Floyd Ellis, 1945-49
Floyd Ellis defeated Sheriff Fred Roberts in a general election and served a four-year term. Sheriff Ellis ran a campaign to clean up the county, and according to press reports, he was successful. “The county was in pretty bad shape during the war,” a condition he corrected, his successor Snag Thompson recalled in his memoir. “He did a good job as Sheriff.”
To celebrate his first 30 days in office, Sheriff Ellis announced a campaign to clean out all “Cuba” players, according to local news reports. Cuba is a form of gambling similar to bolita, only with the payoff made on the last two numbers of the official government lottery number in Havana. The numbers were announced every Saturday on Cuban radio stations. Two arrests were made immediately prior to the February 1945 announcement, with another two arrests in the same week of under a “work or jail” policy, with speculation being that they were known “Cuba” peddlers.
It appears no one was exempt. A July 1945 raid led to the arrest of prominent doctor M.F. Johnson and four others for operating a bolita game at the doctor’s residence. Further bolita arrests were reported in 1947. These efforts stopped gambling cold turkey, according to long-time resident Jimmy Flynn.
Florida’s persistent gambling problems can be attributed, in part, to its destination as a tourist state, according to “Case Studies of the Sheriff’s Office in Three Florida Counties” by Claude J. Johns and published in 1953. Some tourists came just to gamble, with professional gamblers following to take the proceeds.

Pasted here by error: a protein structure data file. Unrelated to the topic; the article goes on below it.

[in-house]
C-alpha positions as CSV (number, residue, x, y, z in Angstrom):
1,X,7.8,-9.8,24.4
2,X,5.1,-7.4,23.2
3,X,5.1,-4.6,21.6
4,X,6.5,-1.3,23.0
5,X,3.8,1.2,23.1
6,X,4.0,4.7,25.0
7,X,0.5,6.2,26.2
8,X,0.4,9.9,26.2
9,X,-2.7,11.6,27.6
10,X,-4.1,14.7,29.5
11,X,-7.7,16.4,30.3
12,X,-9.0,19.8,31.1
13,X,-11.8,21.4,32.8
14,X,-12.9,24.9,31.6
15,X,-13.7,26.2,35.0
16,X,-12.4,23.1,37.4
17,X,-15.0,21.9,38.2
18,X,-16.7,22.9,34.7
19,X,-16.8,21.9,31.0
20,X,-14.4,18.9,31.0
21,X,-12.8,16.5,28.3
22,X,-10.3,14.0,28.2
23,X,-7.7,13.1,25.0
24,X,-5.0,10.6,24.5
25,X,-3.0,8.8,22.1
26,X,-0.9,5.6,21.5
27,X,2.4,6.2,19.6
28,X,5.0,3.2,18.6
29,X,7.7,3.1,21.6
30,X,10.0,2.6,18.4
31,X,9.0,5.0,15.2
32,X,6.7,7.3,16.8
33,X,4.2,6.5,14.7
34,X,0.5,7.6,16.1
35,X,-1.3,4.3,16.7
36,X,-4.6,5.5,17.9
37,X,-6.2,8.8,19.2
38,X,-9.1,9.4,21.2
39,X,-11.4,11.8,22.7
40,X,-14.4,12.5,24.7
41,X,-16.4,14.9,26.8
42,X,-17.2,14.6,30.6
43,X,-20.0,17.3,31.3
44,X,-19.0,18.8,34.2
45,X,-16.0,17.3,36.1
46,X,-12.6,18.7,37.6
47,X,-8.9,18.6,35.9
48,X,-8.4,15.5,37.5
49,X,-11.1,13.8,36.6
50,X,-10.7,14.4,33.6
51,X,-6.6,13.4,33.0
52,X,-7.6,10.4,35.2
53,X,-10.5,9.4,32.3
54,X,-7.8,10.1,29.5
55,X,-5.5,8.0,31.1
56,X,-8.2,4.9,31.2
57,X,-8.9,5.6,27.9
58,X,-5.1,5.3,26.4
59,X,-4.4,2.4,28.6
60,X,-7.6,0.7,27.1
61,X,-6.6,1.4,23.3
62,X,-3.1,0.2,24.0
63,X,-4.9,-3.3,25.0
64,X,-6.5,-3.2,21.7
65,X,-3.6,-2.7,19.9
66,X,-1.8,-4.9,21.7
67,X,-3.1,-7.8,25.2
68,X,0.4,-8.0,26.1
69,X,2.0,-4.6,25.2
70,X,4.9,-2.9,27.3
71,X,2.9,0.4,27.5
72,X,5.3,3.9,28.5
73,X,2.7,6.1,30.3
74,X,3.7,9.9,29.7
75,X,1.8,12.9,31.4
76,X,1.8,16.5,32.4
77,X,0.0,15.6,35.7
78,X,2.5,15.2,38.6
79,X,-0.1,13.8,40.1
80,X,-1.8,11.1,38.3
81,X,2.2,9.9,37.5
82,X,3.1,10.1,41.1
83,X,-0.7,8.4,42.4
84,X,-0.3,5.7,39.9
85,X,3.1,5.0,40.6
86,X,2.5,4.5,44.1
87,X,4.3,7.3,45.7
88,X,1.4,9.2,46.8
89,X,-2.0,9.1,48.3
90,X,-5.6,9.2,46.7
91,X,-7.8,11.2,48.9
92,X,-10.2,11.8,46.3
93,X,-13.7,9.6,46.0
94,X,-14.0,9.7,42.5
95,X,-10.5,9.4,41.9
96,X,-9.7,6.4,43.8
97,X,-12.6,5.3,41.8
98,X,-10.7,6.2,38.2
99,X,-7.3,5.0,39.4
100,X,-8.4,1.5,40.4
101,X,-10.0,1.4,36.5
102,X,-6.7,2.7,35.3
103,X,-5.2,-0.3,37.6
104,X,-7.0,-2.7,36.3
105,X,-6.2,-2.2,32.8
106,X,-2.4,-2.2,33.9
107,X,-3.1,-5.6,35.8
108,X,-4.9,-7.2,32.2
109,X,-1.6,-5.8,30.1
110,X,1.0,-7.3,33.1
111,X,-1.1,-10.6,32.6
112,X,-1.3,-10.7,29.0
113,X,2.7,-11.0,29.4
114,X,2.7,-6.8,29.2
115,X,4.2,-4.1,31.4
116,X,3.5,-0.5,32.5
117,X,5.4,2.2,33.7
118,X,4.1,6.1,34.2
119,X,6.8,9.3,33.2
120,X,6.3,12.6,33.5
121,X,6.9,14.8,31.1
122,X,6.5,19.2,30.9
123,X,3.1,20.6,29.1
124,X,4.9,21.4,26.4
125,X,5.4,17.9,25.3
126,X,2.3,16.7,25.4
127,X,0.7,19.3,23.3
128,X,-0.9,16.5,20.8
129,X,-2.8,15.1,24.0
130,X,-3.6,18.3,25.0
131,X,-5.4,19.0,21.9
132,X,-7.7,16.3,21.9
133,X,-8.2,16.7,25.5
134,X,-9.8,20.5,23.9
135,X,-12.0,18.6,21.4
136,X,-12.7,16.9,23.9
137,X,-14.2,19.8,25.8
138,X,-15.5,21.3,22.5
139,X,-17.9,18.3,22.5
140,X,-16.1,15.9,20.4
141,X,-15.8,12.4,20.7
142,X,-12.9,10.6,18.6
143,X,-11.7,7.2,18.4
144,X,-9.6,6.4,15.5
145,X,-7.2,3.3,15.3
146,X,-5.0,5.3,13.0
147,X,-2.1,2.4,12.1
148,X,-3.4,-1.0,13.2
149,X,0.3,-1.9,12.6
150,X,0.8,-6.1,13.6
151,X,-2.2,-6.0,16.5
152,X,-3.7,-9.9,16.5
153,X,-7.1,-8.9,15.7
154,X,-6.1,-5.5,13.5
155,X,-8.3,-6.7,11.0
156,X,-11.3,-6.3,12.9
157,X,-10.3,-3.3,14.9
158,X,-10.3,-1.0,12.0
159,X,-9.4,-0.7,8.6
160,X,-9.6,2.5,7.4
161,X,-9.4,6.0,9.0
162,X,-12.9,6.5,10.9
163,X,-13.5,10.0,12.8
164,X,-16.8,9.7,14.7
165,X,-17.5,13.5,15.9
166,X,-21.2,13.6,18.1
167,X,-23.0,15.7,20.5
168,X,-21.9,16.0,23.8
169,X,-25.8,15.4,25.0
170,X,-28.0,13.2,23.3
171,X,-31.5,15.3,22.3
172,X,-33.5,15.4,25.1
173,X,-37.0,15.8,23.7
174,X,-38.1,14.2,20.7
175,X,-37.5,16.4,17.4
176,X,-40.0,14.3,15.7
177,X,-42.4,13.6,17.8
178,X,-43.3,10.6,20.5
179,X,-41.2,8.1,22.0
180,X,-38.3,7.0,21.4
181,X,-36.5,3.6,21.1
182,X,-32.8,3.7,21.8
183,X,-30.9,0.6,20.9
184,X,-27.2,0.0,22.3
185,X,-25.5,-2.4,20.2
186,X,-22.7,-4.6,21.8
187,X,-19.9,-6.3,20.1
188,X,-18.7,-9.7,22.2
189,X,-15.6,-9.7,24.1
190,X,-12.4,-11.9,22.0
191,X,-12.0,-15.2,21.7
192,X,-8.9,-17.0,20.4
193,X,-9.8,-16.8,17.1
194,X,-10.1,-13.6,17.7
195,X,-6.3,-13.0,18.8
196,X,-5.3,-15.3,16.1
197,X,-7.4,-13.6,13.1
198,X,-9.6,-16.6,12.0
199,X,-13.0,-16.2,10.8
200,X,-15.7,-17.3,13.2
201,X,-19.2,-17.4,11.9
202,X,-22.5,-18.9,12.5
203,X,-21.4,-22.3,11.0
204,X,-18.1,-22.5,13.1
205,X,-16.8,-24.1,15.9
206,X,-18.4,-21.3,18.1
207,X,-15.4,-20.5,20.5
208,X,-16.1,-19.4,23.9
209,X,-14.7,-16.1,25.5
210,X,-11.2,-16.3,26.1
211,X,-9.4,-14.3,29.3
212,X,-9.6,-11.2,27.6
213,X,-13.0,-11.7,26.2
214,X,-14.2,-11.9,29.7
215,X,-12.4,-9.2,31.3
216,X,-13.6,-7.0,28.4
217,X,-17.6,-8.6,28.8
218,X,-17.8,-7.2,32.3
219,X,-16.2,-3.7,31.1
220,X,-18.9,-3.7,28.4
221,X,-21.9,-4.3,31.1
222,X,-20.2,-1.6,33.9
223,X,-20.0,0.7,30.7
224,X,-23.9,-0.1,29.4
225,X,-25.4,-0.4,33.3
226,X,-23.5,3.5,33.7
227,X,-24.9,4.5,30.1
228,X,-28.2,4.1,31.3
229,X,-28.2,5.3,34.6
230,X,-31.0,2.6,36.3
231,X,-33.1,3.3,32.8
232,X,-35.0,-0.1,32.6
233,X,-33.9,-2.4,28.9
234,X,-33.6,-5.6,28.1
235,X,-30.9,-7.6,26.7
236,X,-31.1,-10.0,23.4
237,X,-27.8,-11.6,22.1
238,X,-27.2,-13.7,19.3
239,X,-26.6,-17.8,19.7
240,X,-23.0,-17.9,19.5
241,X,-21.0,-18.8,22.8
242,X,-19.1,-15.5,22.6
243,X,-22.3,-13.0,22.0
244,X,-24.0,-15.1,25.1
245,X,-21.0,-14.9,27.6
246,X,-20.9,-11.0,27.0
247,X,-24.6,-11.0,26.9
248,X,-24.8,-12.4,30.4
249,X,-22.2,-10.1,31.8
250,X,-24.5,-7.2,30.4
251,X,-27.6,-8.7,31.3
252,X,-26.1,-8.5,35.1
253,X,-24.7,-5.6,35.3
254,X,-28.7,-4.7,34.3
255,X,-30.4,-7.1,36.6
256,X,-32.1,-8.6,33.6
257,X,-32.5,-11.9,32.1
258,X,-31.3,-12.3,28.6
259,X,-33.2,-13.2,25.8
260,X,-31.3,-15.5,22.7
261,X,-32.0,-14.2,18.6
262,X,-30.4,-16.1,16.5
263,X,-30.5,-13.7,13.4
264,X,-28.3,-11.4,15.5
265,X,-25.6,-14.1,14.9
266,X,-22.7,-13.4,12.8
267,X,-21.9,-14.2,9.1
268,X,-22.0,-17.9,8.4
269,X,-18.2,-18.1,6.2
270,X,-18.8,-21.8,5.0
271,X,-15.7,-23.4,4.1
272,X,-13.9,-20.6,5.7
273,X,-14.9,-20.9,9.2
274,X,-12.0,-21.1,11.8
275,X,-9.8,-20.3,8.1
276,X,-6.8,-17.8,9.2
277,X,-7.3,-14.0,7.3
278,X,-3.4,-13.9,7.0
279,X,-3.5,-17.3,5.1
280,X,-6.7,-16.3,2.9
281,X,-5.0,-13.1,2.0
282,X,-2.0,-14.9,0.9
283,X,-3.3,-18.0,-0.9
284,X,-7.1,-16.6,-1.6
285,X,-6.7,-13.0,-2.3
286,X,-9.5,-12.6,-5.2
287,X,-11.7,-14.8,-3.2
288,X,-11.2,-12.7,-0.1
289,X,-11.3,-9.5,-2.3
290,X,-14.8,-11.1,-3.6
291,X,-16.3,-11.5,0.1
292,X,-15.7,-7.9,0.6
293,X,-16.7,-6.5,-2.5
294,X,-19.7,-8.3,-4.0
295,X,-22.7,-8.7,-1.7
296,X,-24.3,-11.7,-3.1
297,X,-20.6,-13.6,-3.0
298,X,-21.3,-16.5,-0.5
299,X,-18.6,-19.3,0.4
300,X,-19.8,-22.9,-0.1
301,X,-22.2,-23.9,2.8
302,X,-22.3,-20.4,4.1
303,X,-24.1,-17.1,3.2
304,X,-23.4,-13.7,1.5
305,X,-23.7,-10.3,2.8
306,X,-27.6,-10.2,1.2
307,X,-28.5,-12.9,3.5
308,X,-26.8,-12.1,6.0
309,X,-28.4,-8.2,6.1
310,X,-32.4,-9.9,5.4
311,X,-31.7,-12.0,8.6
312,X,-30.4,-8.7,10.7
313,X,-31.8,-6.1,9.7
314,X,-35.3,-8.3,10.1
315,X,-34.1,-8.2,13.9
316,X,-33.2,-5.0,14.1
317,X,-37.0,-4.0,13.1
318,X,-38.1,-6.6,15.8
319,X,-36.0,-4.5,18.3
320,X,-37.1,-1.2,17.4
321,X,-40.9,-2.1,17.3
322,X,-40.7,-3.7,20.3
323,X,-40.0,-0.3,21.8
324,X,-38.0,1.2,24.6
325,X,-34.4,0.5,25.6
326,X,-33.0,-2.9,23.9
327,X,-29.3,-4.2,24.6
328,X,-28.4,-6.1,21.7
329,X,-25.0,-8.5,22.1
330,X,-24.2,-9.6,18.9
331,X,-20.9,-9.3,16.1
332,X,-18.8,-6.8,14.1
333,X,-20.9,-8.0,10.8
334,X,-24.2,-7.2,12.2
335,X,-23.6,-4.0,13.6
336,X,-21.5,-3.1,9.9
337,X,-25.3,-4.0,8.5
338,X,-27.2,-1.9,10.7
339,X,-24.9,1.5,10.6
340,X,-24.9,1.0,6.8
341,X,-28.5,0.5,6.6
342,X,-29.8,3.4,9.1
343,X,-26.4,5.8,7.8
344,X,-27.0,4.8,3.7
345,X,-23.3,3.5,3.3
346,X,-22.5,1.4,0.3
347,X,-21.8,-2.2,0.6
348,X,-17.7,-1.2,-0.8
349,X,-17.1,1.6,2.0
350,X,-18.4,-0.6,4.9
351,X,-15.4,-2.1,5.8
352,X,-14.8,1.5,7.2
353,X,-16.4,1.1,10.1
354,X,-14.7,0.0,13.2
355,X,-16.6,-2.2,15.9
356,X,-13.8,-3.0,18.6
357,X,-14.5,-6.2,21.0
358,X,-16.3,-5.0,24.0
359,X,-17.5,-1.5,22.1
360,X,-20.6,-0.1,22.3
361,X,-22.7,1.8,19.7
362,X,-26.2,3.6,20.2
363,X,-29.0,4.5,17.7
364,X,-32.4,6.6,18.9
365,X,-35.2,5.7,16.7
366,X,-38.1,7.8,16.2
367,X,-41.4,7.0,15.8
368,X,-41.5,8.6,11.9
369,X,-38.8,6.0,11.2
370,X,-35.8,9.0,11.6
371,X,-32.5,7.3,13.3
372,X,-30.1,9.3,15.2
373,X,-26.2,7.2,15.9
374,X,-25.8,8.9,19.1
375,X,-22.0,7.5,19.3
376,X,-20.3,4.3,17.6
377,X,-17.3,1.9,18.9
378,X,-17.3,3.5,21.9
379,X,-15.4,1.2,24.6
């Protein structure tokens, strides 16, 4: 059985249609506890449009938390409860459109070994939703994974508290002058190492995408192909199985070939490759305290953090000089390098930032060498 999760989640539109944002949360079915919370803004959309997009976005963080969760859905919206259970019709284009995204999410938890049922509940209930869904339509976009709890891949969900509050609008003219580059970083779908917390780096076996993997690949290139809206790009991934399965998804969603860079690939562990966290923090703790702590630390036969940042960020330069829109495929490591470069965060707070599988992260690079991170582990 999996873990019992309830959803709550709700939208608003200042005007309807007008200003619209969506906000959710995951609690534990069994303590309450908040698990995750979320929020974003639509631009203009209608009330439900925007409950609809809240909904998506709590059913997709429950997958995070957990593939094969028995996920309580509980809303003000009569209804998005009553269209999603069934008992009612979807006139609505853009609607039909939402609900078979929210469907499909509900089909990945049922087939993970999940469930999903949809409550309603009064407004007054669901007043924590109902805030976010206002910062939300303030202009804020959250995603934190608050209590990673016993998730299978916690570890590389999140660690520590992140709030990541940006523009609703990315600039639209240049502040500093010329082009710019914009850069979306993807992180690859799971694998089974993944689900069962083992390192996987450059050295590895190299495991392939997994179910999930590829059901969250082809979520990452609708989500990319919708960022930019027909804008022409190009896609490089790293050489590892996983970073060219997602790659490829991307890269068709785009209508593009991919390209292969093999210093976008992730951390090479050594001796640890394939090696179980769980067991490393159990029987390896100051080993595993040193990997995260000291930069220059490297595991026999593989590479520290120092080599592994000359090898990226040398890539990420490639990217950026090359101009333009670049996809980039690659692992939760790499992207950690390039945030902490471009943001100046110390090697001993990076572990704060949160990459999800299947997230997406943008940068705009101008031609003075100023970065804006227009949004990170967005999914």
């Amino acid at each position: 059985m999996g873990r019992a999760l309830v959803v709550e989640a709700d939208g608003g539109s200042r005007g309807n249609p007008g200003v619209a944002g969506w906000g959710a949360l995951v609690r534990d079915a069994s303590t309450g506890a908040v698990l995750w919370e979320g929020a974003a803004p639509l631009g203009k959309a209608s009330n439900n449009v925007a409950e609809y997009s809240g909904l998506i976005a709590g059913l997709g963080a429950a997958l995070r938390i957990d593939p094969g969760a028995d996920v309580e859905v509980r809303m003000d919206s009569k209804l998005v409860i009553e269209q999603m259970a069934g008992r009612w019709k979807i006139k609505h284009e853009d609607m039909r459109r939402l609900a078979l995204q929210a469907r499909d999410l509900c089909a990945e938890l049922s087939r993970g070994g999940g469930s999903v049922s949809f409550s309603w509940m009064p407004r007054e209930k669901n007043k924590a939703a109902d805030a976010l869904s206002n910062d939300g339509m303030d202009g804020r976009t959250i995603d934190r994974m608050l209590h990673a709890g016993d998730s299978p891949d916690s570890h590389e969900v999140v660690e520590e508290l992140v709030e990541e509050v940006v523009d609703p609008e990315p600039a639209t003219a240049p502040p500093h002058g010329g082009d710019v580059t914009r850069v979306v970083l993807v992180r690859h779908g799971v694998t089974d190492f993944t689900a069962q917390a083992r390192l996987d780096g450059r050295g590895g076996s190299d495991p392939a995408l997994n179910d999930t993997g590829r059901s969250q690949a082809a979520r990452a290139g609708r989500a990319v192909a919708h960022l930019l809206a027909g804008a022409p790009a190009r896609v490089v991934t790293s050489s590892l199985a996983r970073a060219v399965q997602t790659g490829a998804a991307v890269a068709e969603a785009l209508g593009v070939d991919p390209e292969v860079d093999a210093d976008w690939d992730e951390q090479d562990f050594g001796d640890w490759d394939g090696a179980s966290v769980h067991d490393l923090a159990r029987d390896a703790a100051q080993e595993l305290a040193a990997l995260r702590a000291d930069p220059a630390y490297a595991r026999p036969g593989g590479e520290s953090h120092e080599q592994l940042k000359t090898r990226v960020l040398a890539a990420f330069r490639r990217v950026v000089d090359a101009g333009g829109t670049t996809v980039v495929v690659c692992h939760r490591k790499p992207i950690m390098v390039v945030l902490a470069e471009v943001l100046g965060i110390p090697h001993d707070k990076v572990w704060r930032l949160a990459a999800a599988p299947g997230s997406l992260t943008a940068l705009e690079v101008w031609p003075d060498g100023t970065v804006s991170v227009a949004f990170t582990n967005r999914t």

Lee County’s military installations – Page Field Air Base and the Buckingham Gunner School – both closed on Sept. 30, 1945, according to the Spring/Summer edition of Tampa Bay History. Buckingham then became headquarters to Lee County Mosquito Control, while Page Field reverted to the county and served as the only commercial airport until 1983. Barracks at Buckingham Air Field were used for three years by Edison College, but the barracks closed in the summer of 1948.
Flynn leveraged his law enforcement experience at Buckingham Air Field to successfully run for Lee County Constable in 1944, with the ultimate goal of a run for Sheriff in 1948. The constable was a civilian position with the powers to make arrests. At the time, the Sheriff’s Department still operated under a fee system, where Deputies and the Sheriff were reimbursed for arrests, transportation of prisoners, fingerprinting and other services. Although he did not win the 1948 election, he believes his campaign against the fee system helped to eventually end the practice in Lee County.